The pattern generation apparatus of the present invention uses a laser beam to expose a radiant sensitive film. The laser beam is split into eight beams to creat a brush. The brush scans the workpiece through use of a rotating mirror. Each beam of the brush is modulated through acousto-optical modulators. The electrical signals coupled to these modulators determine the specific pattern which is generated. The "rasterizer" system used for providing the electrical signals to the modulators is described in copending application, Ser. No. 784,856, filed Oct. 4, 1985 which is assigned to the assignee of the present invention.
The workpiece containing the photosensitive film is mounted on a movable table which moves in one axis during scanning (stripe axis). The table also moves in the scan axis when writing is not occurring. Interferometers detect movement of the workpiece in these axes. A determination of workpiece position relative to beam position is made from reflected light in a telecentric enlarged image plane. This same image plane is used for mirror facet detection, thus permitting data synchronization to the acousto-optical modulators.
Referring to FIG. 1 in the currently preferred embodiment a continuous wave laser 10 providing 100-200 milliwatts of radiation at a frequency of 363.8 nm is used. The beam from laser 10 is compressed through ordinary beam compressor 12 to prepare the beam for splitting.
The multiple beam splitter 13 splits the beam from the laser 10 into eight beams. The specific optical arrangement for providing this splitting is described in conjunction with FIGS. 3 and 4.
The eight beams from the splitter 13 (sometimes referred to collectively as the "brush") passes through the relay lenses 14. This three element lens (shown in FIG. 2), in effect, focuses and shrinks the beams from the splitter 13 by approximately a factor of two.
Commercially available acousto-optical modulators (AOMs) 16 are employed to modulate the light beams. In the presently preferred embodiment, eight transducers are formed on the surface of a single crystal. A carrier of 160 MHz is used, that is, the presence of the carrier determines whether the beam will be diffracted through the crystal onto the workpiece; the amplitude of the carrier determines the intensity of the beam. (The zero order beam is not used.)
Eight modulated beams may be obtained from a single beam using a single AOM where eight carrier frequencies are used. The deflection from the AOM is a function of frequency and each carrier frequency creates a separate beam. Alternatively, electro-optic modulators may be employed in place of the AOMs. Neither of these are used in the currently preferred embodiment.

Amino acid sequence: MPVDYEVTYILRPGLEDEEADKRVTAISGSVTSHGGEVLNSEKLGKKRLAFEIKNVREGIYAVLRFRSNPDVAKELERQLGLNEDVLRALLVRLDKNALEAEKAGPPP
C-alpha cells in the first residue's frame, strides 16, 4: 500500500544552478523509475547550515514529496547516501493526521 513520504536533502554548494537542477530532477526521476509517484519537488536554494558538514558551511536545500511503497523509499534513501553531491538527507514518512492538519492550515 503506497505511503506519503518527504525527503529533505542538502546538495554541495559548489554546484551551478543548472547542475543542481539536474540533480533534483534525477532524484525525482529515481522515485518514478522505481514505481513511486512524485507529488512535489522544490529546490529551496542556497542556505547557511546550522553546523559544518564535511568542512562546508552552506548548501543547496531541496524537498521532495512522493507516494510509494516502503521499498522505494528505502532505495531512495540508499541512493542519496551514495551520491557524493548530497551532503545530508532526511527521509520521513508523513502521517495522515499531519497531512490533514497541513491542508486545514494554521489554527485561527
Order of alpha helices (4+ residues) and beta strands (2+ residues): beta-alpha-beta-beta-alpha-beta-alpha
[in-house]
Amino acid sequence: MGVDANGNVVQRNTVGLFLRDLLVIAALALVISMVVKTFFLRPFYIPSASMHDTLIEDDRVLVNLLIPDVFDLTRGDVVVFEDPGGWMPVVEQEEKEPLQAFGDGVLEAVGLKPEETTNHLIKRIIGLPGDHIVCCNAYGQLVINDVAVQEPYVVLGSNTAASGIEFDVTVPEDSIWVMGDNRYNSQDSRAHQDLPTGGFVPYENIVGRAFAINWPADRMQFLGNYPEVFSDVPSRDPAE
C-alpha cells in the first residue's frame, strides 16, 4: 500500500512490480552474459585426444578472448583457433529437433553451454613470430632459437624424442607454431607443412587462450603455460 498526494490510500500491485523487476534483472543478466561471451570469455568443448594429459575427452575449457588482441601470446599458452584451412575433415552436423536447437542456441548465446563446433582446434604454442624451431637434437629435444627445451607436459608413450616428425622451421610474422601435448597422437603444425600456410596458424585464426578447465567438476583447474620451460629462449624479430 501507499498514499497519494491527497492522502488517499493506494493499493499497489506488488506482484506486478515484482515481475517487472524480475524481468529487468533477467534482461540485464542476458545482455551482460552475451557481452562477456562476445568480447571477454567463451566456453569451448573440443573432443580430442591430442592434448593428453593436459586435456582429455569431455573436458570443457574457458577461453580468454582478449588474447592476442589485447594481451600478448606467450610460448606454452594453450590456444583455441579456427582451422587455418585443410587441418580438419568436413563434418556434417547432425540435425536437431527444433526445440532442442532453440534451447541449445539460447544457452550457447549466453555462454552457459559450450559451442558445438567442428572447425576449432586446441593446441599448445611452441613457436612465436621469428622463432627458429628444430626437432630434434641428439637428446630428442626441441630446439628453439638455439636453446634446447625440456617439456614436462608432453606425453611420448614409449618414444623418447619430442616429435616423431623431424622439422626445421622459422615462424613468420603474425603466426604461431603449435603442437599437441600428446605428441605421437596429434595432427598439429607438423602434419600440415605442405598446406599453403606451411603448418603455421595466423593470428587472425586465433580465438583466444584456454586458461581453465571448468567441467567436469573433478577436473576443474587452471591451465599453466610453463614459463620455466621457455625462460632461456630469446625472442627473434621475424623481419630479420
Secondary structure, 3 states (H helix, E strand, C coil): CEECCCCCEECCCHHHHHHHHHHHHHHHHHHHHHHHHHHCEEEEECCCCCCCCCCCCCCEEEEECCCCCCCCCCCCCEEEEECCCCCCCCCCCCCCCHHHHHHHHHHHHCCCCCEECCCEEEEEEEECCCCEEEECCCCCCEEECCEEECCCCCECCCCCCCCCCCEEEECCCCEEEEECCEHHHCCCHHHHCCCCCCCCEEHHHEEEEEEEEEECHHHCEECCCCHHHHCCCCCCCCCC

The eight beams from the AOM are directed through a dove prism 17. This prism is used to rotate the brush of beams, and while not easily demonstrable in the view of FIG. 1, the beams, in effect, are tilted out of the plane of the figure. The ultimate brush formed by the beams comprises overlapping projections of each of the beams without interference between the beams since in addition to the rotation from prism 17, a time delay is used between the activation of each of the beams. If this is not done non-uniform exposure of the photoresist can result.
The beams from prism 17 pass through the single relay lens 18 to converge to a spot on the steering mirror 20. In the currently preferred embodiment, this spot is approximately 1.5 mm in diameter. The steering mirror 20 is an electrically controllable mirror which permits the beams' angles to be moved (adjusted) on the facets comprising mirror 24. The beams reflecting from mirror 20 pass through the zoom lens 22 which comprises four elements shown in FIG. 2. This zoom lens permits the beams to be made larger and moved further apart or to be made smaller and closer together on the workpiece. This zoom is electrically controlled and is set for each workpiece.
The rotating polygon mirror 24 in the currently preferred embodiment comprises 24 facets each of which deflect the beams from the zoom lens 22 into the F-theta lens 26. It is this mirror which provides the scanning action of the beams. In the currently preferred embodiment, this mirror rotates between 12,000 to 20,000 rpms; thus, the scans occur at a rate between 48 kHz and 80 kHz per second. However, the mirror rotates at a constant rate for a given pattern.
The beams from mirror 24 are enlarged in a post-scan, intermediate image plane (10× image plane) as shown in FIG. 1. At one end of this plane, F-theta lens 26 is used to form the plane and at the other end a reduction lens 32 is used to provide the final beams. The final reduced beam scans the plate or workpiece 34. The lenses of the F-theta lens arrangement and reduction lens 32 are shown in FIG. 5.
A splitter 28 is disposed in the 10× image plane. As will be described later, one of the beams is activated prior to each scan and is used to detect the mirror facets. The beam is reflected from splitter 28 to a facet detect circuit which provides a pulse indicating facet position. This permits the pattern data to the AOM 16 to be synchronized with the mirror rotation. Reflections from the workpiece 34 (or its part holder) are also reflected by the splitter 28 and focused into a photomultiplier tube. These reflections are used for calibration and other purposes as will be described later.
A shutter 30 operates in the 10× image plane. This shutter prevents light from reaching the workpiece except during scanning or other selected times such as at calibration.
In FIG. 2 the actual optical path as currently realized is shown. The laser, lenses, rotating mirror, etc., are mounted to a rigid metal frame 45. The frame is supported by metal supports 46 and 47 which are mounted on a single granite member to minimize movement. The workpiece or plate is secured on the part holder and this assembly, as will be described, moves below the reduction lens 32.
In the optical path of FIG. 2, the designation "L" refers to lenses, the designation "F" refers to focal points, and the designation "AF" refer to afocal points.